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Group Story thread

  1. Oct 19, 2003 #1
    I had an idea, and we'll see how this plays out. The premise is simple. I'm sure you've all played that word game where you write a sentence or word at a time and see how it turns out. Same thing here, just in paragraghs. I'm sure greg will be happy to eat up less disk space:wink: So we're all writing a story here. This will appeal to all the amature authors on the board. Let's see where this leads..

    The man strode down Lexington Blvd with purpose. The throng of pedestrian traffic was normal for this time of the morning, and the man expertly weaved in and out of people, intent on his destination. There was a deep furrow in his brow, and he was so oblivous to the world around him that he almost ran over a young woman coming around the corner. He paused briefly, nodded, and continued on. About 5 blocks later he came to a white, nondescript building. There were many such buildings in Washington, and this one was no different from the outside. But the men waiting for him inside were anything but ordinary.

    EDIT: OK no more Tom Clancy novels for me!
    Last edited: Oct 19, 2003
  2. jcsd
  3. Oct 19, 2003 #2


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    A smile. A word of greeting. Even a handshake. All protocol of course, and these men were steeped in it, forged in, born to it. But all that calm, dry procedure could not hide their fear, and he could sense it.

    He smiled that the most powerful men in the country were so afraid of him. A little pride, a pebble in the sea of his own anxiety.
  4. Oct 20, 2003 #3
    He found himself wondering if he could do it. If he could change his mind. If he could dispose of them before slipping away silently into the darkness. Maybe, but this had to be done. It had to be finished now or it would be there for the rest of his life, like some dagger twisting in his gut. He felt no fear as his silent escort led him down the hallway.
    Last edited: Oct 20, 2003
  5. Oct 20, 2003 #4
    At the end of the hallway they turned into a conference room guarded by 2 marines. Security was pretty tight, and he found this ironic. The people inside needed no protection. He stiffened up as he opened the door, bracing himself for what lay ahead.
  6. Oct 21, 2003 #5
    Berker and Christian stood up from their seats at the big, black conference table as the group of men entered, and shook hands all around. They studied his face a little too intently, he thought, sizing him up, assessing his readiness.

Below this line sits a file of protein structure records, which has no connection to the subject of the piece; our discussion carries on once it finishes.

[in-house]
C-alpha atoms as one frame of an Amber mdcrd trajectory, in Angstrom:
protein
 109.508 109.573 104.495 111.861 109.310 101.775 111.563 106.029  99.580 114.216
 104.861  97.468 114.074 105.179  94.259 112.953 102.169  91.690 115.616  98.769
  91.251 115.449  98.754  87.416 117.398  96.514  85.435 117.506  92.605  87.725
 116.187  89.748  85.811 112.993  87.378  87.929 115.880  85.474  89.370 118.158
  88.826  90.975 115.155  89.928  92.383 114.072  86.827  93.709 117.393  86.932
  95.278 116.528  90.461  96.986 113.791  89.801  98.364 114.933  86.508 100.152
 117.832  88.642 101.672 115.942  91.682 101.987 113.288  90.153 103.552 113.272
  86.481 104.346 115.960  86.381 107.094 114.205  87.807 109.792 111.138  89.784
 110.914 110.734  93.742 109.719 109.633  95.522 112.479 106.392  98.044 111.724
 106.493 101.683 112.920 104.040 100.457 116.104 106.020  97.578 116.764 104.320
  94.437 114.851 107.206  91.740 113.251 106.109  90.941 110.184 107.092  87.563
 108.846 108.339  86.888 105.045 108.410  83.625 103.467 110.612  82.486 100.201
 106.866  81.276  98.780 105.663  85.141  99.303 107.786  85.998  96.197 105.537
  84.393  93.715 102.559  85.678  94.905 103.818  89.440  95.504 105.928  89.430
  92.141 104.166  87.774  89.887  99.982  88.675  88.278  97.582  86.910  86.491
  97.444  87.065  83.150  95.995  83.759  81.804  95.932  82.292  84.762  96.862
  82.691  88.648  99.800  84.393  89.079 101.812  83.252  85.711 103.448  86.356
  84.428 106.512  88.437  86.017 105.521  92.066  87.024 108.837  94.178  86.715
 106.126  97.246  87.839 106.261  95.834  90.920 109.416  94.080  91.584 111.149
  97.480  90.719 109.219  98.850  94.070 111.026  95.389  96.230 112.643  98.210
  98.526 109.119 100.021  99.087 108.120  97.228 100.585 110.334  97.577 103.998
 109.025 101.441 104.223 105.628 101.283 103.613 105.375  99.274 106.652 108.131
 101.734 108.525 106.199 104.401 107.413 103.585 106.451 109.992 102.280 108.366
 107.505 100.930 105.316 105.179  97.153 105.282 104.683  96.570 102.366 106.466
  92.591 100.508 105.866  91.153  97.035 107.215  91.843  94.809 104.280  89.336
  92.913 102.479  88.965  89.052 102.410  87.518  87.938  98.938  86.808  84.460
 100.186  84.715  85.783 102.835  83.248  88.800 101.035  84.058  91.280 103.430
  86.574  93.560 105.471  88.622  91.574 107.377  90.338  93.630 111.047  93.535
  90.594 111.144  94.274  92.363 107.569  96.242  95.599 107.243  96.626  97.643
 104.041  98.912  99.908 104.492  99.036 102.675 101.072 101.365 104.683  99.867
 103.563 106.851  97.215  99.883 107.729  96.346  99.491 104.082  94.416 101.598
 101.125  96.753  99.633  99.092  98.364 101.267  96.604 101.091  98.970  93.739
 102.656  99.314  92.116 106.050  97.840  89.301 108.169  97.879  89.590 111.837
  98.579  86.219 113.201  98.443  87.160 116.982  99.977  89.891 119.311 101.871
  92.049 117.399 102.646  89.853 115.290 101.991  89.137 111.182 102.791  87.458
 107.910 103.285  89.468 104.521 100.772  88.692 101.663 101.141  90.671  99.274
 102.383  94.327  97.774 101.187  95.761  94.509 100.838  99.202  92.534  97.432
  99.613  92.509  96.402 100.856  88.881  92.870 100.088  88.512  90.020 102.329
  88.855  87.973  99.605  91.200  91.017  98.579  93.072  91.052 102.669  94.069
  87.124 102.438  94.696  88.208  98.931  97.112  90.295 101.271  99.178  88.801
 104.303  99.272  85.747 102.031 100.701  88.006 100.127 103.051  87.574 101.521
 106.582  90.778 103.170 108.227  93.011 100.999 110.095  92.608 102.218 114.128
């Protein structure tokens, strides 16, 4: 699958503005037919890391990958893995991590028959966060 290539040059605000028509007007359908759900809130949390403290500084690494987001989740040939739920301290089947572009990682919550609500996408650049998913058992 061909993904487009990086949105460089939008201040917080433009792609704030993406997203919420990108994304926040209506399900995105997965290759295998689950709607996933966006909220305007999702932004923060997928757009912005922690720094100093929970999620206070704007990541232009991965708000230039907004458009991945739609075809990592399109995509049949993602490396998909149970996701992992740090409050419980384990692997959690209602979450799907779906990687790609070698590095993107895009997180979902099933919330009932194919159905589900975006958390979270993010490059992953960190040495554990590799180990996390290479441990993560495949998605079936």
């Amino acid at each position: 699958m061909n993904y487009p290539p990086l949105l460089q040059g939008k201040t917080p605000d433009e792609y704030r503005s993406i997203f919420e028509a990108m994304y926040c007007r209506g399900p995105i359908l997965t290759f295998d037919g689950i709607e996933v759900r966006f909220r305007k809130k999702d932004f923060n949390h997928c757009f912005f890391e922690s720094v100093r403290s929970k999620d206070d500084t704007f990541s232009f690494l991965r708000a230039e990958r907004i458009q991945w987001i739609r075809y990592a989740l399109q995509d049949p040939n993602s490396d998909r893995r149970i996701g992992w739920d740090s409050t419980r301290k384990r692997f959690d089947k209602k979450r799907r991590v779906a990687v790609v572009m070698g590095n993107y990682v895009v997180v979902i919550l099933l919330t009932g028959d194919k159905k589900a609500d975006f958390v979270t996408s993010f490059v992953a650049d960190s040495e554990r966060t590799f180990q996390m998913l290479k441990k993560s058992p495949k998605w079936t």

Berker's bald head seemed to gleam even in this evenly lit room, as though he polished it in his spare time. His dark-rimmed glasses hid the fact he had no eyebrows. The man wondered how long Berker had left.

    Christian, in his tailored suite, with his workout-trim midriff, exuded a aura of health Berker probably never had known, despite being a good twenty years his senior. Christian looked the man directly in the eye and with his right hand, indicated the chair next to his own.

    He felt the gun there, attached to the underside of the table above his lap. Berker, he noticed, seemed to enjoy the way he distracted attention from his left hand as he explored the orientation of the gun, by an ostentatious readjustment of his, presumably chafing, coat and shirt collars, with his right hand.
    Last edited: Oct 21, 2003
  7. Oct 21, 2003 #6
    Berker and Christian looked nervous as all the men sat down. The room was hot, too hot. There was an uncomfortable pause as Berker prepared himself. Finally, he spoke, "shall we begin?"
  8. Oct 21, 2003 #7


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    It was seven o'clock on a cold October morning, and the birds were chirrupping in the trees along Lexington Blvd. 6 men entered a room.
    None of them walked out.

    Terrorism was the official line, of course. A simple business transaction between wealthy stockholders and the chairmen of a major cigarette company, broken apart by a maddened fanatic from an obscure cult. Motiveless and tragic, cut and dried. A claim of a missing million dollars added spice, and sent the media scurrying to the usual conclusions.

    The other, inconvenient details were forgotten. How two of the US's top undercover FBI officers were never seen again. How CCTV survelliance tapes of the area from 0700 - 0800 were lost in a theft the next day. How a spate of arrests on drug smuggling charges detained the occupants of the entire block. And how the police department authorised a search by hundreds of officers at all the major train stations in Washington DC, within hours of the incident.

    2+2=conspiracy, Kilmore thought.
  9. Oct 21, 2003 #8
    She watched the rest of the tape. The final explosion, Berker and Christian's little surprise. It was a shame to dispose of such great handy-men. Especially Christian who was such a pleasure to have around on late nights. But it had to be done. Both had to go. Not even her own pleasures would blur her main goals.

    The tape stopped and begun to rewind. She turned the chanel back to the news. Quite the mess she had created. Things could have gone much neater, but that man. Who was he? he had turned her plans awry, and she'd had no choice but to take care of things by any means necessary. It wasn't all for the worse though, with the way the news was attacking the story she'd have no problems diverting attentions away from her business.

    She smiled to herself, content as a kitten. She straightened her pantyhose and hiked her skirt up a bit. She had a meeting to attend, and she'd need every advantage to sway this bunch, the rest of her plans depended on it.
  10. Oct 22, 2003 #9
    The job was simply to get those stupid representatives to swallow the deal. It would have been easy if that man wouldn't have interfered. It is all Mayer's fault. He should have seen it coming. He let him enter without checking the data twice. You can't do that in this business. If you make a pie you don't let it rest on the windowsill to much. Sooner or later someone will stick a dirty finger in it.